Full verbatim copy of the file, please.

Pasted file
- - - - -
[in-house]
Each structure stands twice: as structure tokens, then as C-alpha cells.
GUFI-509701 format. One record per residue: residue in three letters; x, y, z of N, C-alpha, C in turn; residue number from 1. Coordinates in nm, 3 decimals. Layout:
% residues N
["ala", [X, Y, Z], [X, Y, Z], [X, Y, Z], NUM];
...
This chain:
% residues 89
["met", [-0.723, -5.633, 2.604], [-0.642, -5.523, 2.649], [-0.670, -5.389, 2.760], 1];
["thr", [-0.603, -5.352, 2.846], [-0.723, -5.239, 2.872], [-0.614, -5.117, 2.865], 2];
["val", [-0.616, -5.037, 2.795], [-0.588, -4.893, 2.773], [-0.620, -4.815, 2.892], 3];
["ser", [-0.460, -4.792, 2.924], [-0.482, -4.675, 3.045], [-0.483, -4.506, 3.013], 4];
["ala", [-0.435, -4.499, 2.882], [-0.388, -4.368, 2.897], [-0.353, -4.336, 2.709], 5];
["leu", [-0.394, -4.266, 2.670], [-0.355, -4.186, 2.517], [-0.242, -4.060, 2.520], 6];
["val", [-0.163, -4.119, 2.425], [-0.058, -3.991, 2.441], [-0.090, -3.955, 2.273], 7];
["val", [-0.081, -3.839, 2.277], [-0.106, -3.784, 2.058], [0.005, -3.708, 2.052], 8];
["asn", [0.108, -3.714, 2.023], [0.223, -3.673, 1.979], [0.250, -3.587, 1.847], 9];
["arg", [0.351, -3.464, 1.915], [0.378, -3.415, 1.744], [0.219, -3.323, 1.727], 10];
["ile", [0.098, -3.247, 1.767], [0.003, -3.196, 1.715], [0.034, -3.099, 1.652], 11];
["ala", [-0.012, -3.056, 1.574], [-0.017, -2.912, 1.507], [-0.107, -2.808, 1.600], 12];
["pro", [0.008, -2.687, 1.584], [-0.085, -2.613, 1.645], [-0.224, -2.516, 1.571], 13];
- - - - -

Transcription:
[in-house]
Each structure stands twice: as structure tokens, then as C-alpha cells.
GUFI-509701 format. One record per residue: residue in three letters; x, y, z of N, C-alpha, C in turn; residue number from 1. Coordinates in nm, 3 decimals. Layout:
% residues N
["ala", [X, Y, Z], [X, Y, Z], [X, Y, Z], NUM];
...
This chain:
% residues 89
["met", [-0.723, -5.633, 2.604], [-0.642, -5.523, 2.649], [-0.670, -5.389, 2.760], 1];
["thr", [-0.603, -5.352, 2.846], [-0.723, -5.239, 2.872], [-0.614, -5.117, 2.865], 2];
["val", [-0.616, -5.037, 2.795], [-0.588, -4.893, 2.773], [-0.620, -4.815, 2.892], 3];
["ser", [-0.460, -4.792, 2.924], [-0.482, -4.675, 3.045], [-0.483, -4.506, 3.013], 4];
["ala", [-0.435, -4.499, 2.882], [-0.388, -4.368, 2.897], [-0.353, -4.336, 2.709], 5];
["leu", [-0.394, -4.266, 2.670], [-0.355, -4.186, 2.517], [-0.242, -4.060, 2.520], 6];
["val", [-0.163, -4.119, 2.425], [-0.058, -3.991, 2.441], [-0.090, -3.955, 2.273], 7];
["val", [-0.081, -3.839, 2.277], [-0.106, -3.784, 2.058], [0.005, -3.708, 2.052], 8];
["asn", [0.108, -3.714, 2.023], [0.223, -3.673, 1.979], [0.250, -3.587, 1.847], 9];
["arg", [0.351, -3.464, 1.915], [0.378, -3.415, 1.744], [0.219, -3.323, 1.727], 10];
["ile", [0.098, -3.247, 1.767], [0.003, -3.196, 1.715], [0.034, -3.099, 1.652], 11];
["ala", [-0.012, -3.056, 1.574], [-0.017, -2.912, 1.507], [-0.107, -2.808, 1.600], 12];
["pro", [0.008, -2.687, 1.584], [-0.085, -2.613, 1.645], [-0.224, -2.516, 1.571], 13];